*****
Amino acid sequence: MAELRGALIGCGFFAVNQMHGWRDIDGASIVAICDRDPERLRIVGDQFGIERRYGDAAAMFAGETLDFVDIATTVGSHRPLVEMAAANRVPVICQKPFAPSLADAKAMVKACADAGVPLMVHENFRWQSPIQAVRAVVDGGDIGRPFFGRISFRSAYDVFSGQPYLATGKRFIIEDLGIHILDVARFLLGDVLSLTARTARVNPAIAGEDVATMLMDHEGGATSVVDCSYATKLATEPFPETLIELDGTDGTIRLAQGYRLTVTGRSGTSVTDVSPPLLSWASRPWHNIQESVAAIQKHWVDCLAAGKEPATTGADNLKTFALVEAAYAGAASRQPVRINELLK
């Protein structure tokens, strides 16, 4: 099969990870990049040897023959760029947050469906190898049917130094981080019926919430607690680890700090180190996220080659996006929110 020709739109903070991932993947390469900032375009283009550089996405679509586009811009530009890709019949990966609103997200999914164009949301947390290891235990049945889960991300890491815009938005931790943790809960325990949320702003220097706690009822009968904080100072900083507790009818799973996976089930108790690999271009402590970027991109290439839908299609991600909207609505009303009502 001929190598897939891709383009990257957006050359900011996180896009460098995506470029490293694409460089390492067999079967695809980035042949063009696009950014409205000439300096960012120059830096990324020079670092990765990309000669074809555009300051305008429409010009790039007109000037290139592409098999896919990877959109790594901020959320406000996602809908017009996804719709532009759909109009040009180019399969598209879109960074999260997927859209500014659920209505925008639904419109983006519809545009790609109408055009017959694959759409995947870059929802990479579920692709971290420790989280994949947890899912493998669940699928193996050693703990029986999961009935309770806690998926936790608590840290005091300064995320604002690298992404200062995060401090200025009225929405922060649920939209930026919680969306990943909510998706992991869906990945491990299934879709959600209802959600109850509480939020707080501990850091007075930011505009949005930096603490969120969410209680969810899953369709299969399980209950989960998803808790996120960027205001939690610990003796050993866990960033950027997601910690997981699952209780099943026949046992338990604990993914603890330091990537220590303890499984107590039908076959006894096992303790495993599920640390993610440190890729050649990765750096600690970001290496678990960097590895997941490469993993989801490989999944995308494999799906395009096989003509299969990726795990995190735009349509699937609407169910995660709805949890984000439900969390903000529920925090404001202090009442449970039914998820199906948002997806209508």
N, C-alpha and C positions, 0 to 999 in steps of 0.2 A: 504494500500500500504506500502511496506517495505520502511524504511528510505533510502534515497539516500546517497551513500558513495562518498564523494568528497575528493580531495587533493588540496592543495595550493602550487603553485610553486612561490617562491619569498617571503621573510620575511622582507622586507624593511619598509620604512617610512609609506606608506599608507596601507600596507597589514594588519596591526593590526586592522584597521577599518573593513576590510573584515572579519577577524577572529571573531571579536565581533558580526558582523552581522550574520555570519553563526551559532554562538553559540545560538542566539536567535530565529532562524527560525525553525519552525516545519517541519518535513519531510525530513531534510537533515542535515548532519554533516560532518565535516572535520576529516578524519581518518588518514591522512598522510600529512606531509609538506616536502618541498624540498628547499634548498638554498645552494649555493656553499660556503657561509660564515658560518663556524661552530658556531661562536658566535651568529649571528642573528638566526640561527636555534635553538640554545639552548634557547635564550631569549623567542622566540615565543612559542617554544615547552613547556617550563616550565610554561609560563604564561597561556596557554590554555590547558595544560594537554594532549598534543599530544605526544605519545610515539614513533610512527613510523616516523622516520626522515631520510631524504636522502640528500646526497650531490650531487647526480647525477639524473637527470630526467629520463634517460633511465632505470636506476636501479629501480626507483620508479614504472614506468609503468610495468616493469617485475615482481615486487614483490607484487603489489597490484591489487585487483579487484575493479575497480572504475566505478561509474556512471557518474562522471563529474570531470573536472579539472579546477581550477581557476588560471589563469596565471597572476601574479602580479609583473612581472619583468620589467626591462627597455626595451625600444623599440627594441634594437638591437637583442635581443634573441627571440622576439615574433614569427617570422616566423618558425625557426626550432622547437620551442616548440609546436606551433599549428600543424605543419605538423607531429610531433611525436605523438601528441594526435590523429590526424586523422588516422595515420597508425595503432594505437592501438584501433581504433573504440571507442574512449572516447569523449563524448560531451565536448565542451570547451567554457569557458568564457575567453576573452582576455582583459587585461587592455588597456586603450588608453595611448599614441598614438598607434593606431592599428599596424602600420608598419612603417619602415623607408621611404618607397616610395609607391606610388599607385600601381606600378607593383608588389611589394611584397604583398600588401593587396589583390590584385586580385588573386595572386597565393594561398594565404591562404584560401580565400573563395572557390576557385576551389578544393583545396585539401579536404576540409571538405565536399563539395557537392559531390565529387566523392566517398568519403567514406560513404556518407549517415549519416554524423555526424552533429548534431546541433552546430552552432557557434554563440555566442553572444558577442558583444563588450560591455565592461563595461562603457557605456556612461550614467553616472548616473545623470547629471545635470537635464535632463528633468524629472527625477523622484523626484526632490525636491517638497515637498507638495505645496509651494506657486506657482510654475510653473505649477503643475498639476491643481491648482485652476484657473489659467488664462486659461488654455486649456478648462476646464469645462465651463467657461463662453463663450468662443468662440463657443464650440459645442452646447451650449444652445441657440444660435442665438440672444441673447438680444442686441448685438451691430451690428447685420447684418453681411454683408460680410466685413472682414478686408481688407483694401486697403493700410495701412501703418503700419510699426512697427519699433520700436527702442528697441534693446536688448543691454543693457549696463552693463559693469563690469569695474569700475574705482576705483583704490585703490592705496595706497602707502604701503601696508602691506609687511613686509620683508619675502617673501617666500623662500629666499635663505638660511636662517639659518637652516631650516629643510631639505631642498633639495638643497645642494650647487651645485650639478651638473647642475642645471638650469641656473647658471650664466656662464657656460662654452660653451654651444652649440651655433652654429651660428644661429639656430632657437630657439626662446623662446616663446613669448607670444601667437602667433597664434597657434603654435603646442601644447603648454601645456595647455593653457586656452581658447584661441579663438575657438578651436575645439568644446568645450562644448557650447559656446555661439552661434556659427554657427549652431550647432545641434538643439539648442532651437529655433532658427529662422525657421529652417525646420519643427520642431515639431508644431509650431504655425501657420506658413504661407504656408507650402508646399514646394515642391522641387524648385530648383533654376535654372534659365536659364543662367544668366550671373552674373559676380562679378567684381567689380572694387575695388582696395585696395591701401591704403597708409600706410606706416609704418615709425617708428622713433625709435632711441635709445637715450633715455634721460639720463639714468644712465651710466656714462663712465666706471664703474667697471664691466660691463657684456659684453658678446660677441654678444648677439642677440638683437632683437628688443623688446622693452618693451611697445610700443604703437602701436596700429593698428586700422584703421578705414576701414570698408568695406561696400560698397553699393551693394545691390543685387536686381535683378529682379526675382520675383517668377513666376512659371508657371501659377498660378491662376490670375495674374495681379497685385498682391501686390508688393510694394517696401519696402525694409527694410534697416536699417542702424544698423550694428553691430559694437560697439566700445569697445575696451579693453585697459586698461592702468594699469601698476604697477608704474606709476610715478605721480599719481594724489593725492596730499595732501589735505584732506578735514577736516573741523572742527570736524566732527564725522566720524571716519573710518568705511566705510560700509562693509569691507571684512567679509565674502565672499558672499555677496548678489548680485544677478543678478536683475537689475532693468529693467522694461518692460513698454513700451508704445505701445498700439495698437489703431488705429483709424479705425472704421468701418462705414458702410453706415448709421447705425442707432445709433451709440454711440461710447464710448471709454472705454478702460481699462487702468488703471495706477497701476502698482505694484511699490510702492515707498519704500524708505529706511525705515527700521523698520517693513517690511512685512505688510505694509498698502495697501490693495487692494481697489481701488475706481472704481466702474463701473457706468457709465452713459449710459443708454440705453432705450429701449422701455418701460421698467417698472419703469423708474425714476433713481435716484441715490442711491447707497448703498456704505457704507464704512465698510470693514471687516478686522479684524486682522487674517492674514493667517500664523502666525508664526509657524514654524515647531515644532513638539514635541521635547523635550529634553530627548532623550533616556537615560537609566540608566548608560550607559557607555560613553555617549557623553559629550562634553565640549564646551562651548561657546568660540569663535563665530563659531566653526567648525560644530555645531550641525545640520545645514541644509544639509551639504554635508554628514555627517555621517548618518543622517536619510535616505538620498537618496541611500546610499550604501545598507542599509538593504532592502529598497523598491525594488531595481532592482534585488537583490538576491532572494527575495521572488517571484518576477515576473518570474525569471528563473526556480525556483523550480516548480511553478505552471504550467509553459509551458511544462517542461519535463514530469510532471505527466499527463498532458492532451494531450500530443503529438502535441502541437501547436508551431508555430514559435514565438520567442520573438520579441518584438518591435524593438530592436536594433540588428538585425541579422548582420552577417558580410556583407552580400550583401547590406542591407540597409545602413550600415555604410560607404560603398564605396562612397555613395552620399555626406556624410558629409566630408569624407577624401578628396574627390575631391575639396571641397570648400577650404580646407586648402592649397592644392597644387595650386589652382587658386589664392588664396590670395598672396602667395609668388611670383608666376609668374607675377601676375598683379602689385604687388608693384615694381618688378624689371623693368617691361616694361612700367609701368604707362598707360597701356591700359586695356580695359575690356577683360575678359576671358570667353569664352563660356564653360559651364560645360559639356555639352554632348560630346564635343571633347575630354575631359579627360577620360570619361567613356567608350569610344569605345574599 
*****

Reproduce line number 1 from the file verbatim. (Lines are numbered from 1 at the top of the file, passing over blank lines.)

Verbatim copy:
Amino acid sequence: MAELRGALIGCGFFAVNQMHGWRDIDGASIVAICDRDPERLRIVGDQFGIERRYGDAAAMFAGETLDFVDIATTVGSHRPLVEMAAANRVPVICQKPFAPSLADAKAMVKACADAGVPLMVHENFRWQSPIQAVRAVVDGGDIGRPFFGRISFRSAYDVFSGQPYLATGKRFIIEDLGIHILDVARFLLGDVLSLTARTARVNPAIAGEDVATMLMDHEGGATSVVDCSYATKLATEPFPETLIELDGTDGTIRLAQGYRLTVTGRSGTSVTDVSPPLLSWASRPWHNIQESVAAIQKHWVDCLAAGKEPATTGADNLKTFALVEAAYAGAASRQPVRINELLK